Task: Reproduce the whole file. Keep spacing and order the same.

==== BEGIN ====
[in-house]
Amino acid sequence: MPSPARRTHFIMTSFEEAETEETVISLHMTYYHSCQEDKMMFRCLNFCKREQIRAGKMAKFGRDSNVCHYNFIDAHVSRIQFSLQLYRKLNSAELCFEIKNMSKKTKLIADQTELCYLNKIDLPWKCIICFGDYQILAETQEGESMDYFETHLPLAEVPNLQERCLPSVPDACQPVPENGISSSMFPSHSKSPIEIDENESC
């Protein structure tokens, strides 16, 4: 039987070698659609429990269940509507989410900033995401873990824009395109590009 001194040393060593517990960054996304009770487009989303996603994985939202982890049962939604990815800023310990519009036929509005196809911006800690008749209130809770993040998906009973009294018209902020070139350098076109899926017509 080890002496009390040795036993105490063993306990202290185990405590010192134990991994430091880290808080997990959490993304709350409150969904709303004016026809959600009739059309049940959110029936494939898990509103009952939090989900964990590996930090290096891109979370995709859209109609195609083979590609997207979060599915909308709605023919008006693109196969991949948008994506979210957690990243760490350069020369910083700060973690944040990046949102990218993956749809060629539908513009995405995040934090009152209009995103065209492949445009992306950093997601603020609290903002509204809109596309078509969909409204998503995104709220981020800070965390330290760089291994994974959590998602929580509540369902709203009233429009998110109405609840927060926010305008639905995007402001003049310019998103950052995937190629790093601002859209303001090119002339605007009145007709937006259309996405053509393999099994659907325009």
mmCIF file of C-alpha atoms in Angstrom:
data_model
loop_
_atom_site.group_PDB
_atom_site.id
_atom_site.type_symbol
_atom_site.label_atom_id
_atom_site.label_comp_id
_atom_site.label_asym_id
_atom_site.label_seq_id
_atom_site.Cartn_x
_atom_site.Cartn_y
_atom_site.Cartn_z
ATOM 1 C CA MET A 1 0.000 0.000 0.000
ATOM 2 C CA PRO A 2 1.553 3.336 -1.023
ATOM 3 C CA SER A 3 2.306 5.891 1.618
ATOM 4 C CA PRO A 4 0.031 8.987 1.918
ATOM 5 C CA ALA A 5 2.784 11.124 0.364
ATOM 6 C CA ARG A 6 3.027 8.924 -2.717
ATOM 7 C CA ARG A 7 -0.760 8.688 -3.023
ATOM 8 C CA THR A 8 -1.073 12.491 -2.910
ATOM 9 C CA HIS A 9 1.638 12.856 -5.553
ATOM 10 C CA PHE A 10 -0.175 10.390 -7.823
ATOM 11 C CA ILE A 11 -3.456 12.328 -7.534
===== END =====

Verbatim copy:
[in-house]
Amino acid sequence: MPSPARRTHFIMTSFEEAETEETVISLHMTYYHSCQEDKMMFRCLNFCKREQIRAGKMAKFGRDSNVCHYNFIDAHVSRIQFSLQLYRKLNSAELCFEIKNMSKKTKLIADQTELCYLNKIDLPWKCIICFGDYQILAETQEGESMDYFETHLPLAEVPNLQERCLPSVPDACQPVPENGISSSMFPSHSKSPIEIDENESC
């Protein structure tokens, strides 16, 4: 039987070698659609429990269940509507989410900033995401873990824009395109590009 001194040393060593517990960054996304009770487009989303996603994985939202982890049962939604990815800023310990519009036929509005196809911006800690008749209130809770993040998906009973009294018209902020070139350098076109899926017509 080890002496009390040795036993105490063993306990202290185990405590010192134990991994430091880290808080997990959490993304709350409150969904709303004016026809959600009739059309049940959110029936494939898990509103009952939090989900964990590996930090290096891109979370995709859209109609195609083979590609997207979060599915909308709605023919008006693109196969991949948008994506979210957690990243760490350069020369910083700060973690944040990046949102990218993956749809060629539908513009995405995040934090009152209009995103065209492949445009992306950093997601603020609290903002509204809109596309078509969909409204998503995104709220981020800070965390330290760089291994994974959590998602929580509540369902709203009233429009998110109405609840927060926010305008639905995007402001003049310019998103950052995937190629790093601002859209303001090119002339605007009145007709937006259309996405053509393999099994659907325009």
mmCIF file of C-alpha atoms in Angstrom:
data_model
loop_
_atom_site.group_PDB
_atom_site.id
_atom_site.type_symbol
_atom_site.label_atom_id
_atom_site.label_comp_id
_atom_site.label_asym_id
_atom_site.label_seq_id
_atom_site.Cartn_x
_atom_site.Cartn_y
_atom_site.Cartn_z
ATOM 1 C CA MET A 1 0.000 0.000 0.000
ATOM 2 C CA PRO A 2 1.553 3.336 -1.023
ATOM 3 C CA SER A 3 2.306 5.891 1.618
ATOM 4 C CA PRO A 4 0.031 8.987 1.918
ATOM 5 C CA ALA A 5 2.784 11.124 0.364
ATOM 6 C CA ARG A 6 3.027 8.924 -2.717
ATOM 7 C CA ARG A 7 -0.760 8.688 -3.023
ATOM 8 C CA THR A 8 -1.073 12.491 -2.910
ATOM 9 C CA HIS A 9 1.638 12.856 -5.553
ATOM 10 C CA PHE A 10 -0.175 10.390 -7.823
ATOM 11 C CA ILE A 11 -3.456 12.328 -7.534